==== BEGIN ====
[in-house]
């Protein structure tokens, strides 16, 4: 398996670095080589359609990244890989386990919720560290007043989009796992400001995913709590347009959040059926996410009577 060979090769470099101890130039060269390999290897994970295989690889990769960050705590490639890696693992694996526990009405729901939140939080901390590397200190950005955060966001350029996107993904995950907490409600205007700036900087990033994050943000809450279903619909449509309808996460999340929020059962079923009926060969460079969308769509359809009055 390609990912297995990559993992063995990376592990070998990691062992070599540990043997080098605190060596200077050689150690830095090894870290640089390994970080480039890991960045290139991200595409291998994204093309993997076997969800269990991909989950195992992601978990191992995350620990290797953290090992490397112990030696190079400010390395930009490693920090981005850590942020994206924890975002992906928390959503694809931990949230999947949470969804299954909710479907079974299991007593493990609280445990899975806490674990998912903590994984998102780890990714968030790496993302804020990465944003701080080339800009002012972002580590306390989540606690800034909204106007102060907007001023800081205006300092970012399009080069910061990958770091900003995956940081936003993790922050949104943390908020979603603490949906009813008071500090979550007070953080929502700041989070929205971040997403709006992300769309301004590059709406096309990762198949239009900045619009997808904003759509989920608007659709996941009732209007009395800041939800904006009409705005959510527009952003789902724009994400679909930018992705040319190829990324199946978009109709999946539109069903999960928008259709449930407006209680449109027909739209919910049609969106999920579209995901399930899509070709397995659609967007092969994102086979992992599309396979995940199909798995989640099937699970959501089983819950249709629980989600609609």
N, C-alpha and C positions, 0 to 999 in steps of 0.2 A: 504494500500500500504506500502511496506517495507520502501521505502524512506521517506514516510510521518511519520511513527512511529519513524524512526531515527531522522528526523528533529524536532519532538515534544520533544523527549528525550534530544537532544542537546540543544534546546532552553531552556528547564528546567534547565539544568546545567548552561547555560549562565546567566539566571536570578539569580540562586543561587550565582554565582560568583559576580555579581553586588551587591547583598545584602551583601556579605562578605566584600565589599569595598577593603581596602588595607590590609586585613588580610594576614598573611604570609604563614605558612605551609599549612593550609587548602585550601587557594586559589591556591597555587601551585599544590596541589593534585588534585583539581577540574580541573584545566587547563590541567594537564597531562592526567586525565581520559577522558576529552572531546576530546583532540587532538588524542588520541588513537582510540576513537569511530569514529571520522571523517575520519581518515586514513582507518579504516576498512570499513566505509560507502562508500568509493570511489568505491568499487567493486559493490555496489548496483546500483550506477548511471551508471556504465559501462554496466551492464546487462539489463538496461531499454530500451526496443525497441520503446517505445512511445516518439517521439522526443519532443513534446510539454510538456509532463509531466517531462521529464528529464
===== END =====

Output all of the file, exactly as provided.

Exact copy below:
[in-house]
């Protein structure tokens, strides 16, 4: 398996670095080589359609990244890989386990919720560290007043989009796992400001995913709590347009959040059926996410009577 060979090769470099101890130039060269390999290897994970295989690889990769960050705590490639890696693992694996526990009405729901939140939080901390590397200190950005955060966001350029996107993904995950907490409600205007700036900087990033994050943000809450279903619909449509309808996460999340929020059962079923009926060969460079969308769509359809009055 390609990912297995990559993992063995990376592990070998990691062992070599540990043997080098605190060596200077050689150690830095090894870290640089390994970080480039890991960045290139991200595409291998994204093309993997076997969800269990991909989950195992992601978990191992995350620990290797953290090992490397112990030696190079400010390395930009490693920090981005850590942020994206924890975002992906928390959503694809931990949230999947949470969804299954909710479907079974299991007593493990609280445990899975806490674990998912903590994984998102780890990714968030790496993302804020990465944003701080080339800009002012972002580590306390989540606690800034909204106007102060907007001023800081205006300092970012399009080069910061990958770091900003995956940081936003993790922050949104943390908020979603603490949906009813008071500090979550007070953080929502700041989070929205971040997403709006992300769309301004590059709406096309990762198949239009900045619009997808904003759509989920608007659709996941009732209007009395800041939800904006009409705005959510527009952003789902724009994400679909930018992705040319190829990324199946978009109709999946539109069903999960928008259709449930407006209680449109027909739209919910049609969106999920579209995901399930899509070709397995659609967007092969994102086979992992599309396979995940199909798995989640099937699970959501089983819950249709629980989600609609």
N, C-alpha and C positions, 0 to 999 in steps of 0.2 A: 504494500500500500504506500502511496506517495507520502501521505502524512506521517506514516510510521518511519520511513527512511529519513524524512526531515527531522522528526523528533529524536532519532538515534544520533544523527549528525550534530544537532544542537546540543544534546546532552553531552556528547564528546567534547565539544568546545567548552561547555560549562565546567566539566571536570578539569580540562586543561587550565582554565582560568583559576580555579581553586588551587591547583598545584602551583601556579605562578605566584600565589599569595598577593603581596602588595607590590609586585613588580610594576614598573611604570609604563614605558612605551609599549612593550609587548602585550601587557594586559589591556591597555587601551585599544590596541589593534585588534585583539581577540574580541573584545566587547563590541567594537564597531562592526567586525565581520559577522558576529552572531546576530546583532540587532538588524542588520541588513537582510540576513537569511530569514529571520522571523517575520519581518515586514513582507518579504516576498512570499513566505509560507502562508500568509493570511489568505491568499487567493486559493490555496489548496483546500483550506477548511471551508471556504465559501462554496466551492464546487462539489463538496461531499454530500451526496443525497441520503446517505445512511445516518439517521439522526443519532443513534446510539454510538456509532463509531466517531462521529464528529464